In 1996, I was a fifth grade teacher. I was invited to attend a rigorous summer institute for educators on the U.S. Constitution and Bill of Rights.
This weeklong workshop used materials created by the Center for Civic Education and was funded through a grant from the U.S. Department of Education. It sounded interesting to me, but a bit daunting and maybe a little stuffy. Thinking to myself, “I can leave if I don't like it; they can't make me stay,” I packed my bags and left for Bloomington to participate in my first We the People Summer Institute.
It was daunting. It was not stuffy. I did not leave. In fact, I can say that week in Bloomington changed me as a teacher, changed me as a person and, as good civic education can, changed me as a citizen of the United States. In this era of pushing schools for STEM education, I wonder, couldn't we change our focus and include civic education in that acronym, too? To quote my former colleague, Stan Harris of Evansville, “Few of us will be scientists or mathematicians, but we're all going to be citizens.”
Many people ask the difference between civic education and government classes. In simple terms, a government class teaches things such as the three branches of government, how a bill becomes law and the Electoral College. Civic education includes the skills and attitudes necessary to be an informed and engaged citizen; it is not synonymous with history. Civic education includes practice in collaboration, cooperation and consensus-building, as well as an understanding of the responsibilities that go along with rights. It includes discussion regarding the philosophical underpinningsthat went along with the Founders' decisions as they created our representative democracy, and the relevancy of those concepts today. Exemplary programs include experiential learning and local problem-solving, giving students the capacity to apply learned skills.
Most Hoosiers know there are social studies standards in all grades, and there is a high school government class required in Indiana, but few understand what that means in the classroom. Indiana high school students are required to pass only one semester of government for graduation. Beginning this year, students must take the test new citizens take during the naturalization process, but they are not required to pass that test.
Elementary grades have social studies standards, and social studies is sometimes part of the standardized tests. Those scores are not considered for school evaluation or funding from the state. Elementary teachers face scheduling challenges with social studies because of time constraints of reading, math and special classes, which often relegates social studies to 15 minutes between gym and lunch, or the last 10 minutes of the day.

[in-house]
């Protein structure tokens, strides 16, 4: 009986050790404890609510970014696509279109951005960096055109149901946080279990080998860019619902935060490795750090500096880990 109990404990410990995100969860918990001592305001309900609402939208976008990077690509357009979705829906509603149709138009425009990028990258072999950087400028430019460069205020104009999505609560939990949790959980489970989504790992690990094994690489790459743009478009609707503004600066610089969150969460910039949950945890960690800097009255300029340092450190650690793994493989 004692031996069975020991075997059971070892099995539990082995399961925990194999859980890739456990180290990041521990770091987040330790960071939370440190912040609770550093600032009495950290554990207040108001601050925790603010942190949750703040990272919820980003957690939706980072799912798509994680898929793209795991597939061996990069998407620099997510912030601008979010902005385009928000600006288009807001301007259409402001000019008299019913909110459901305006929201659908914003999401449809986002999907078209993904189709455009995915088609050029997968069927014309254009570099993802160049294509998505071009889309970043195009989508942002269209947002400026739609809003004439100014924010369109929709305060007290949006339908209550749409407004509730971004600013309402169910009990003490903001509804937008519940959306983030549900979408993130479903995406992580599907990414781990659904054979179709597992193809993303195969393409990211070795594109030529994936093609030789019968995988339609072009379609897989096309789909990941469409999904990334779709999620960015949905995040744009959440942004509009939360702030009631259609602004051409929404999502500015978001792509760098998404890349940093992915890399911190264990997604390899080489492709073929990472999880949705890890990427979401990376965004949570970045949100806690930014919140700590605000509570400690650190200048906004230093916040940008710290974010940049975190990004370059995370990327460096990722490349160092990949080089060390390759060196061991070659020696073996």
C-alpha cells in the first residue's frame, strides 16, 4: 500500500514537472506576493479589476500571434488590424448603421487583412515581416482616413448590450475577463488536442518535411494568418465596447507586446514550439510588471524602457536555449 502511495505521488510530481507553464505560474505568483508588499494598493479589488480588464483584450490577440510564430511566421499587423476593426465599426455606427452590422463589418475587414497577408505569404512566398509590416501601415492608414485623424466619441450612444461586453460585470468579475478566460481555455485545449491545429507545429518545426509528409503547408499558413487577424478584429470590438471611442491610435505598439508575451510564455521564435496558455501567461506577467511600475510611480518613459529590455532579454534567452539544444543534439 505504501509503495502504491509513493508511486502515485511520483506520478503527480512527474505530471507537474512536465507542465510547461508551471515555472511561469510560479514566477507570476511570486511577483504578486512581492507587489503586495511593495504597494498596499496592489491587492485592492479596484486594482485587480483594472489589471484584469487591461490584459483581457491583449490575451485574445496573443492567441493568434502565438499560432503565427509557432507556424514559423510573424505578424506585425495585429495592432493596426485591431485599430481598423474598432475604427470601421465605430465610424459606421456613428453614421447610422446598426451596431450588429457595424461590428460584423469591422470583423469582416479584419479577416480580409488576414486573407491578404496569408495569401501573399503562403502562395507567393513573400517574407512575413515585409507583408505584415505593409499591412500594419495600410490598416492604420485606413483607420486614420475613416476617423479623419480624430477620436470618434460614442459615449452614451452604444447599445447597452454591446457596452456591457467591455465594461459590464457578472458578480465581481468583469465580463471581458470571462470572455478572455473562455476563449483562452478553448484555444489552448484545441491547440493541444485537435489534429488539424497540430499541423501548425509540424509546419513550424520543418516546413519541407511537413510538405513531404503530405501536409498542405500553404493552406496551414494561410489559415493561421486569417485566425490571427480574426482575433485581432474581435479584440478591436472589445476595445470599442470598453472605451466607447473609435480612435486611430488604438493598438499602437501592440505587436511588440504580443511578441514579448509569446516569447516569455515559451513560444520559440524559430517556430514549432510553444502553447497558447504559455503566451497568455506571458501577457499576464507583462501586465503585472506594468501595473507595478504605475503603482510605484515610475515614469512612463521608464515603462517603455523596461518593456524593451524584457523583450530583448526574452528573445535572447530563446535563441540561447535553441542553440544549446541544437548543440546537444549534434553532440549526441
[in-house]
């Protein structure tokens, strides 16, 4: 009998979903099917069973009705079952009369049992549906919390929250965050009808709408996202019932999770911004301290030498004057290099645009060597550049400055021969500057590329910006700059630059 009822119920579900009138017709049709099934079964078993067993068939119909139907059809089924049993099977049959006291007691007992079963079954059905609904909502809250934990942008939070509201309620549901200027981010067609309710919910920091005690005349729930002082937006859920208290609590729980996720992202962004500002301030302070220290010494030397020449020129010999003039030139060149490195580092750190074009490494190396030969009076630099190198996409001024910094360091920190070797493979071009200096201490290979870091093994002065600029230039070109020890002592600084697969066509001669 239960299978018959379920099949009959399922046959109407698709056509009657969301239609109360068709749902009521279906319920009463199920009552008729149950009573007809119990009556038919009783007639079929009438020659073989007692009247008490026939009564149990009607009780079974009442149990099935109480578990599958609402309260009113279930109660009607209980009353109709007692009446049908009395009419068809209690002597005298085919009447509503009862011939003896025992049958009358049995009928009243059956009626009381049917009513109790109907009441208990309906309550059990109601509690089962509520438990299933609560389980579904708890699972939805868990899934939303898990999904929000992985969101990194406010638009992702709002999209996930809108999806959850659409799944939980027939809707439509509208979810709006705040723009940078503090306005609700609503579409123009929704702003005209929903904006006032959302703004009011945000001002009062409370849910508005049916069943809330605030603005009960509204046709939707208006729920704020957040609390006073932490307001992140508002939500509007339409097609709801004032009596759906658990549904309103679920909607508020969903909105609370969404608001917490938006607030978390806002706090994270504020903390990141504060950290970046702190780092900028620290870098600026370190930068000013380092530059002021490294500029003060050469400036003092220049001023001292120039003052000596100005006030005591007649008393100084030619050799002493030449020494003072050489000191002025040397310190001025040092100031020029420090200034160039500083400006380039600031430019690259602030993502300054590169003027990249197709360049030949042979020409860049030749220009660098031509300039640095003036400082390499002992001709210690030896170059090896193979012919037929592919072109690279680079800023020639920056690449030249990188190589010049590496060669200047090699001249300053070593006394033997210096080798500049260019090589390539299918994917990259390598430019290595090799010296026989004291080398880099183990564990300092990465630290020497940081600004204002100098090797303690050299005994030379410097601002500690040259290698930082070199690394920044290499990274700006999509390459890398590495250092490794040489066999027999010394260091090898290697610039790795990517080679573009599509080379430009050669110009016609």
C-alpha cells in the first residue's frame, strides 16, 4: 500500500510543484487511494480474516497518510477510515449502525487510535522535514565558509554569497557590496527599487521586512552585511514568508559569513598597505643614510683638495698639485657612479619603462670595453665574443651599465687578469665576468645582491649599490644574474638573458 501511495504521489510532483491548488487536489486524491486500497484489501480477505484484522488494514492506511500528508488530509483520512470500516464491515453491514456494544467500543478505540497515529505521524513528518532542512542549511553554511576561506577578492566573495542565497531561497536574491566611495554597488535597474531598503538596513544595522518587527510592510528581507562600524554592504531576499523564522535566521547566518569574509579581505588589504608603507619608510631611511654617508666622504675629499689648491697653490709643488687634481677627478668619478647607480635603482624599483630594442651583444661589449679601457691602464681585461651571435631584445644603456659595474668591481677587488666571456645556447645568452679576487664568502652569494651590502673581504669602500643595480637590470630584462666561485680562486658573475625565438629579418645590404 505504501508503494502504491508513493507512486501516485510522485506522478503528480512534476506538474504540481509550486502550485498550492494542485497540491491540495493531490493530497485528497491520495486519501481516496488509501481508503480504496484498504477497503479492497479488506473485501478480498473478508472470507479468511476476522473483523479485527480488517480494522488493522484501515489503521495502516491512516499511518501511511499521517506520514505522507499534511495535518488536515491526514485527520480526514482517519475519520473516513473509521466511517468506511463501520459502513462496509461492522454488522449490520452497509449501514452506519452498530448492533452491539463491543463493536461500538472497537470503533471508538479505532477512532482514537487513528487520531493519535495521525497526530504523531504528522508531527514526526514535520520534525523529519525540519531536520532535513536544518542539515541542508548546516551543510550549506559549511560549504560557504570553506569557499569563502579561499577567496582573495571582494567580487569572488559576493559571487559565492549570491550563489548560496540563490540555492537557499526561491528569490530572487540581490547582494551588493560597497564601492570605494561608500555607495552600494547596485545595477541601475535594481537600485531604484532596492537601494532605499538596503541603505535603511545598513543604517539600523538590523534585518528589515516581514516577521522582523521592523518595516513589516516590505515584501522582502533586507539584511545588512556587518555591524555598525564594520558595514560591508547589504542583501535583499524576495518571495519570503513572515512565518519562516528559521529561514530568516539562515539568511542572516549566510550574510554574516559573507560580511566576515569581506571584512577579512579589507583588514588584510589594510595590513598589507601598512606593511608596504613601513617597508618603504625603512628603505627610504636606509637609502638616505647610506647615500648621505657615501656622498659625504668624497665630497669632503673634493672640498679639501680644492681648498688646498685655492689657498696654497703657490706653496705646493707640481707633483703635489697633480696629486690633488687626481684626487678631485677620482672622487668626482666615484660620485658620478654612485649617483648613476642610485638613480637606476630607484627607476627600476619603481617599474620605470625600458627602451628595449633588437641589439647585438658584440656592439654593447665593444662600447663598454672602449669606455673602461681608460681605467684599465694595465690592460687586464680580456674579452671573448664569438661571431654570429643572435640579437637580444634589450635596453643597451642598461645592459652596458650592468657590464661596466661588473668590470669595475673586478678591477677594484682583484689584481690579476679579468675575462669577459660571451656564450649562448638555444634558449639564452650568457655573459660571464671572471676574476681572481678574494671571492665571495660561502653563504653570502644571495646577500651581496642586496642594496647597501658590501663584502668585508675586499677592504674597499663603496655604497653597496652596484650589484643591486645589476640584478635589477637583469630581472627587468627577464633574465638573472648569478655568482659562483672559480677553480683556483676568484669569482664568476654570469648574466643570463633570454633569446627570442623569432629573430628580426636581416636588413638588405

Teachers are faced with the dual problems of Indiana not requiring actual civic education and a shortfall of learning opportunities created by test requirements and time constraints. Perhaps this partially explains why Hoosiers have not scored well on the Civic Health Index and why Indiana voter turnout is below the national average. But just voting is not the answer. We need all voters to be reasoned and informed.
There is hope for the future. Classroom civic education programs such as We the People, Mock Trial and iCivics can be used by teachers to enhance their curriculum. Adult Hoosiers who want to know more can participate in programs such as the Allen County Bar Foundation's Constitution 101.
U.S. Sens. Chris Coons, D-Del., and John Cornyn, R-Texas, recently introduced the USA Civics Act, which would authorize grants to groups that promote knowledge of American political thought and history, democracy, or means of participation in political and civic life, giving access to funds to create civic education professional development.
For our democracy to thrive, we citizens must be engaged in the community, understand how local, state, and national policies and rhetoric affect our lives, and be informed voters. We must work toward the day when no elected official ever misrepresents American history (even if the teleprompter is covered with raindrops), where elected representatives speak truth to power, and where the average citizen can differentiate between legitimate information and propaganda, real news and fake news, truth and lies.
Rebecca Reeder, a retired educator, is coordinator for the We the People National Finals.